On November 5, 2021, the Occupational Safety & Health Administration (“OSHA”) issued an Emergency Temporary Standard (“ETS”) requiring employers with 100 or more employees to take certain actions to minimize the spread of COVID-19 in their workplaces. Enforcement of the ETS was initially set to begin on January 4, 2022. Although often referred to as a “vaccine mandate,” the ETS did not actually require employers to mandate the vaccine. Rather, it gave covered employers the option to require unvaccinated employees to undergo weekly COVID-19 testing and wear a mask when on site. Covered employers also had the option to allow unvaccinated employees to work remotely.
Unsurprisingly, the ETS was immediately challenged by a bevy of employers, private citizens, and conservative states and organizations. The day after the ETS was issued, the Fifth Circuit issued a stay barring OSHA from enforcing it pending further judicial review. The next week, the Fifth Circuit issued a written opinion reaffirming the stay. Similar lawsuits were brought in other jurisdictions across the country. The petitions were consolidated into a single circuit and, on November 16, the U.S. Court of Appeals for the Sixth Circuit was designated to review them.
In a 2-1 decision issued on December 16, the Sixth Circuit reinstated the ETS. In reaching that decision, the court acknowledged that OSHA has authority to issue an ETS if it determined that (i) employees are being exposed to grave danger from substances or agents, and (ii) an ETS is necessary to protect them from that danger. OSHA found both of the foregoing to be true, and the court agreed with its finding. As a result of the Sixth Circuit’s decision, the stay of OSHA’s so-called “vaccine mandate” has been dissolved, and covered employers are, once again, expected to comply with the ETS.
Following the Sixth Circuit’s decision, OSHA announced that it would not begin enforcing the ETS until January 10 – six days after the original enforcement date. It will not issue citations for noncompliance with the ETS’ testing requirements until February 9, so long as the employer in question is exercising reasonable, good faith efforts to bring itself into compliance with the ETS.
An application to stay the Sixth Circuit’s decision has already been filed with the Supreme Court, and it is widely expected that the Supreme Court will take the issue up on review. In the meantime, employers with 100 or more employees must craft policies to ensure compliance with the ETS and implement those policies before the January 10 enforcement date.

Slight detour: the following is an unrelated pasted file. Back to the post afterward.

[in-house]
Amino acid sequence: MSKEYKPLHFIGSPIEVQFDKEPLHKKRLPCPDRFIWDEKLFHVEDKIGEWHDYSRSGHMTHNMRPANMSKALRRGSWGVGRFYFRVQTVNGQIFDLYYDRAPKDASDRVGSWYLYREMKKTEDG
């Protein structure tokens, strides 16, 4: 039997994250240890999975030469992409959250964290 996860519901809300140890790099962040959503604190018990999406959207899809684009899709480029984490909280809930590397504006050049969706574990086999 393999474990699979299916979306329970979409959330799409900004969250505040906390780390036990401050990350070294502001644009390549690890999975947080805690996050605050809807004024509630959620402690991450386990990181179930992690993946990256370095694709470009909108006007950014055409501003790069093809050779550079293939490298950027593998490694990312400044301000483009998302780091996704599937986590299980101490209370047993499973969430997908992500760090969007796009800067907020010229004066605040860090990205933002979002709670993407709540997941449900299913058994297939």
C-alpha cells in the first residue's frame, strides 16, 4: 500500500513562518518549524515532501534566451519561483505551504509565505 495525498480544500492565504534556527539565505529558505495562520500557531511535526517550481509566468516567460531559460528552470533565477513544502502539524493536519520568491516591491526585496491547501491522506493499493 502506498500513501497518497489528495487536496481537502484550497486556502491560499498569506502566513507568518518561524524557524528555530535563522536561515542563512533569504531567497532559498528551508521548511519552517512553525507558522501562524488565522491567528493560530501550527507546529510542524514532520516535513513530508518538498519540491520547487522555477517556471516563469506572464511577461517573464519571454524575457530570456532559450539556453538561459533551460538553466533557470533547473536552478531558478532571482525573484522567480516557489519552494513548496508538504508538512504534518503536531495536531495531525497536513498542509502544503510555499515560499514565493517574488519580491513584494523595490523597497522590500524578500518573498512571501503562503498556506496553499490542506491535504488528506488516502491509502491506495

In a 6-3 per curiam decision issued on January 13, 2022, the Supreme Court ruled that the
applicants were likely to succeed on the merits and granted emergency relief staying OSHA’s
mandate. “Although Congress has indisputably given OSHA the power to regulate occupational
dangers,” the Court held, “it has not given that agency the power to regulate public health
more broadly.” The Court found that the vaccine mandate fell within the latter category.
The Occupational Safety and Health Act (the “Act”) carves out a narrow exception to the
standard notice-and-comment procedure for emergency temporary standards. However, it
applies only where: (1) employees are exposed to grave danger from toxic or physically harmful
substances or agents; and (2) the ETS is necessary to protect employees from that danger. The
Court concluded that OSHA’s mandate was not sufficiently narrow to satisfy those
In reaching that conclusion, the Court emphasized that the Act only authorizes OSHA to
regulate occupational hazards. The Court found that COVID-19 is not an occupational hazard
because spreads in all places where people gather – not just workplaces. As such, the Court
opined, the risk of contracting COVID-19 more closely resembles the risk posed to all Americans
by air pollution or crime than the occupational risks OSHA is tasked with regulating.
In light of this ruling, covered employers need not comply with OSHA’s vaccine mandate at this
time. Importantly, however, the ruling does not apply to healthcare facilities that participate in
Medicare or Medicaid. In a separate ruling issued on the same day, the Supreme Court upheld
the Biden Administration’s vaccine mandate for healthcare workers employed at facilities that
receive federal funding from either of those programs.
This summary is not intended to contain legal advice or to be an exhaustive review. Employers with questions on how to craft and implement an ETS-compliant policy – and how to handle exemption and accommodation requests – should contact Erica L. Litovitz, Esq., John J. Matteo, Esq., or another member of Jackson & Campbell’s Employment Law Practice Group for more information.